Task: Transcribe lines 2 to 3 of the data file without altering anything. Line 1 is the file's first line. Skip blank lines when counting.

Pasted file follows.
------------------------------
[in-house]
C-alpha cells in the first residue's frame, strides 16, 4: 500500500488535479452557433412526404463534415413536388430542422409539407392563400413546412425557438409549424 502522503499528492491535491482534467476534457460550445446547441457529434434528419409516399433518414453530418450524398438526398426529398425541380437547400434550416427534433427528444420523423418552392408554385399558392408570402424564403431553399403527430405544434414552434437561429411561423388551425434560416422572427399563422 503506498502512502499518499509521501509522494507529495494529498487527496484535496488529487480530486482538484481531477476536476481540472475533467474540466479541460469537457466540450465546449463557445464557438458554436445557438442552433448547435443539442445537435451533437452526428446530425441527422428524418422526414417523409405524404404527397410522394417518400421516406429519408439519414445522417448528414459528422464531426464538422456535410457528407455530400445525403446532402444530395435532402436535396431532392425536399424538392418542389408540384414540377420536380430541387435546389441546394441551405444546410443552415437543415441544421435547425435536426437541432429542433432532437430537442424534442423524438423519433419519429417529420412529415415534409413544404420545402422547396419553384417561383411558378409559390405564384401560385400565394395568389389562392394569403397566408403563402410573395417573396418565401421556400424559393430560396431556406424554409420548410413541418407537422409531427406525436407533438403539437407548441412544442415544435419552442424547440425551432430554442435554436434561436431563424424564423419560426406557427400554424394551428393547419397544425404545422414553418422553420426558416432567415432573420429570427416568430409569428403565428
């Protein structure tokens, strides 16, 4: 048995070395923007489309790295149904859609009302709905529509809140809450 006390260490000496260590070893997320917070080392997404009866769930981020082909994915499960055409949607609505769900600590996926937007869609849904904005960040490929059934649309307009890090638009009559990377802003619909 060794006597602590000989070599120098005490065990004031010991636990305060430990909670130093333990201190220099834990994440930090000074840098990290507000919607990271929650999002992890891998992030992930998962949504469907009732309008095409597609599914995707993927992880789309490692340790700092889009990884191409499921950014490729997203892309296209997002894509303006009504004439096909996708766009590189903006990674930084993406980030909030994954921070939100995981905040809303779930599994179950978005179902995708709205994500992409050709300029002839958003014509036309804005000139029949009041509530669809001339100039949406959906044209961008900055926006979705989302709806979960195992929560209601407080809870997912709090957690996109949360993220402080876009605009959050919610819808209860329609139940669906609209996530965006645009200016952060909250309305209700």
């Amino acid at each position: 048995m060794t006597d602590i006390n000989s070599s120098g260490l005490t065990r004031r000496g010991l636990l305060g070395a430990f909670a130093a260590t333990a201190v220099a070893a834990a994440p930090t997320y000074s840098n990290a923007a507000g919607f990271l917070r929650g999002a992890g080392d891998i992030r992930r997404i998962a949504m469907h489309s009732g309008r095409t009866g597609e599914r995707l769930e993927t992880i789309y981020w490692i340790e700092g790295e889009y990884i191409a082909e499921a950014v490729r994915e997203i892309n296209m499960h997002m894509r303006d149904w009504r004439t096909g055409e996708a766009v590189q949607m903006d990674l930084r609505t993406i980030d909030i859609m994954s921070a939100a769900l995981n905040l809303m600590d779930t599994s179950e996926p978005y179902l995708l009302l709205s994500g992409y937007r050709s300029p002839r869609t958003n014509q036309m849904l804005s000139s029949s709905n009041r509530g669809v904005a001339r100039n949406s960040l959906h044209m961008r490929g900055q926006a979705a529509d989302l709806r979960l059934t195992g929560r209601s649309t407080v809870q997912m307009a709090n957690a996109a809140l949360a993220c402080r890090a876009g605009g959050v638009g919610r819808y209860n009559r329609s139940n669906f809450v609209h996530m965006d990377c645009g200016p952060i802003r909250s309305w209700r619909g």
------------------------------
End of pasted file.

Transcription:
C-alpha cells in the first residue's frame, strides 16, 4: 500500500488535479452557433412526404463534415413536388430542422409539407392563400413546412425557438409549424 502522503499528492491535491482534467476534457460550445446547441457529434434528419409516399433518414453530418450524398438526398426529398425541380437547400434550416427534433427528444420523423418552392408554385399558392408570402424564403431553399403527430405544434414552434437561429411561423388551425434560416422572427399563422 503506498502512502499518499509521501509522494507529495494529498487527496484535496488529487480530486482538484481531477476536476481540472475533467474540466479541460469537457466540450465546449463557445464557438458554436445557438442552433448547435443539442445537435451533437452526428446530425441527422428524418422526414417523409405524404404527397410522394417518400421516406429519408439519414445522417448528414459528422464531426464538422456535410457528407455530400445525403446532402444530395435532402436535396431532392425536399424538392418542389408540384414540377420536380430541387435546389441546394441551405444546410443552415437543415441544421435547425435536426437541432429542433432532437430537442424534442423524438423519433419519429417529420412529415415534409413544404420545402422547396419553384417561383411558378409559390405564384401560385400565394395568389389562392394569403397566408403563402410573395417573396418565401421556400424559393430560396431556406424554409420548410413541418407537422409531427406525436407533438403539437407548441412544442415544435419552442424547440425551432430554442435554436434561436431563424424564423419560426406557427400554424394551428393547419397544425404545422414553418422553420426558416432567415432573420429570427416568430409569428403565428
């Protein structure tokens, strides 16, 4: 048995070395923007489309790295149904859609009302709905529509809140809450 006390260490000496260590070893997320917070080392997404009866769930981020082909994915499960055409949607609505769900600590996926937007869609849904904005960040490929059934649309307009890090638009009559990377802003619909 060794006597602590000989070599120098005490065990004031010991636990305060430990909670130093333990201190220099834990994440930090000074840098990290507000919607990271929650999002992890891998992030992930998962949504469907009732309008095409597609599914995707993927992880789309490692340790700092889009990884191409499921950014490729997203892309296209997002894509303006009504004439096909996708766009590189903006990674930084993406980030909030994954921070939100995981905040809303779930599994179950978005179902995708709205994500992409050709300029002839958003014509036309804005000139029949009041509530669809001339100039949406959906044209961008900055926006979705989302709806979960195992929560209601407080809870997912709090957690996109949360993220402080876009605009959050919610819808209860329609139940669906609209996530965006645009200016952060909250309305209700």